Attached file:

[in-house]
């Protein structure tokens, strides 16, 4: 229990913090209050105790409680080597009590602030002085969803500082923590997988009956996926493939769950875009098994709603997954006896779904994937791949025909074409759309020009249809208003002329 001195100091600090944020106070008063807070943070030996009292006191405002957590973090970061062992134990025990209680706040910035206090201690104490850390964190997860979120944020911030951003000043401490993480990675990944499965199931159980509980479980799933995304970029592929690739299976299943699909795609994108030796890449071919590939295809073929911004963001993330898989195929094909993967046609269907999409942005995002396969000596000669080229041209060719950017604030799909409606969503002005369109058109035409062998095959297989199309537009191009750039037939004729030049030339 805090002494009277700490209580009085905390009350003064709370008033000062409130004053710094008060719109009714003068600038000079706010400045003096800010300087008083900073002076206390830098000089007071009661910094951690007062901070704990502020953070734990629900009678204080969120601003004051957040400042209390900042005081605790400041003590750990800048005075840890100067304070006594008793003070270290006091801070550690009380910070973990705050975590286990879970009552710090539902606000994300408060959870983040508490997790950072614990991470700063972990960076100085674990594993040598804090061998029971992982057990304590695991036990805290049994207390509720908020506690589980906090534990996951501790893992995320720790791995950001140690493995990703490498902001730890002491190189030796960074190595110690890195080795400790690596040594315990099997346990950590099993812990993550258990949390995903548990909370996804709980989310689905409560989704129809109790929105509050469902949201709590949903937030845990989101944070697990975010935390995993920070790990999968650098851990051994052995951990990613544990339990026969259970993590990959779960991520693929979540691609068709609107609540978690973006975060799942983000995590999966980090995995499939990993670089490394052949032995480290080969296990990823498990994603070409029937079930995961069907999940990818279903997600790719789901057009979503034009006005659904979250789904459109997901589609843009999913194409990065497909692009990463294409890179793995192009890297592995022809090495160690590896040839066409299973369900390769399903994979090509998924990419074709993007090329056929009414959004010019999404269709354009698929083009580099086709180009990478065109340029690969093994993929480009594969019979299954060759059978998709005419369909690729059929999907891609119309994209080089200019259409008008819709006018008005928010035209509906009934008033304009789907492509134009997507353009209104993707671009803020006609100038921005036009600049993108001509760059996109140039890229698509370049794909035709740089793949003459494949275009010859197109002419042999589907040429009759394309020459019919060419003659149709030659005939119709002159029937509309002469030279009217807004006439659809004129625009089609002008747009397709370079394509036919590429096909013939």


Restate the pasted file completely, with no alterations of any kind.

[in-house]
């Protein structure tokens, strides 16, 4: 229990913090209050105790409680080597009590602030002085969803500082923590997988009956996926493939769950875009098994709603997954006896779904994937791949025909074409759309020009249809208003002329 001195100091600090944020106070008063807070943070030996009292006191405002957590973090970061062992134990025990209680706040910035206090201690104490850390964190997860979120944020911030951003000043401490993480990675990944499965199931159980509980479980799933995304970029592929690739299976299943699909795609994108030796890449071919590939295809073929911004963001993330898989195929094909993967046609269907999409942005995002396969000596000669080229041209060719950017604030799909409606969503002005369109058109035409062998095959297989199309537009191009750039037939004729030049030339 805090002494009277700490209580009085905390009350003064709370008033000062409130004053710094008060719109009714003068600038000079706010400045003096800010300087008083900073002076206390830098000089007071009661910094951690007062901070704990502020953070734990629900009678204080969120601003004051957040400042209390900042005081605790400041003590750990800048005075840890100067304070006594008793003070270290006091801070550690009380910070973990705050975590286990879970009552710090539902606000994300408060959870983040508490997790950072614990991470700063972990960076100085674990594993040598804090061998029971992982057990304590695991036990805290049994207390509720908020506690589980906090534990996951501790893992995320720790791995950001140690493995990703490498902001730890002491190189030796960074190595110690890195080795400790690596040594315990099997346990950590099993812990993550258990949390995903548990909370996804709980989310689905409560989704129809109790929105509050469902949201709590949903937030845990989101944070697990975010935390995993920070790990999968650098851990051994052995951990990613544990339990026969259970993590990959779960991520693929979540691609068709609107609540978690973006975060799942983000995590999966980090995995499939990993670089490394052949032995480290080969296990990823498990994603070409029937079930995961069907999940990818279903997600790719789901057009979503034009006005659904979250789904459109997901589609843009999913194409990065497909692009990463294409890179793995192009890297592995022809090495160690590896040839066409299973369900390769399903994979090509998924990419074709993007090329056929009414959004010019999404269709354009698929083009580099086709180009990478065109340029690969093994993929480009594969019979299954060759059978998709005419369909690729059929999907891609119309994209080089200019259409008008819709006018008005928010035209509906009934008033304009789907492509134009997507353009209104993707671009803020006609100038921005036009600049993108001509760059996109140039890229698509370049794909035709740089793949003459494949275009010859197109002419042999589907040429009759394309020459019919060419003659149709030659005939119709002159029937509309002469030279009217807004006439659809004129625009089609002008747009397709370079394509036919590429096909013939």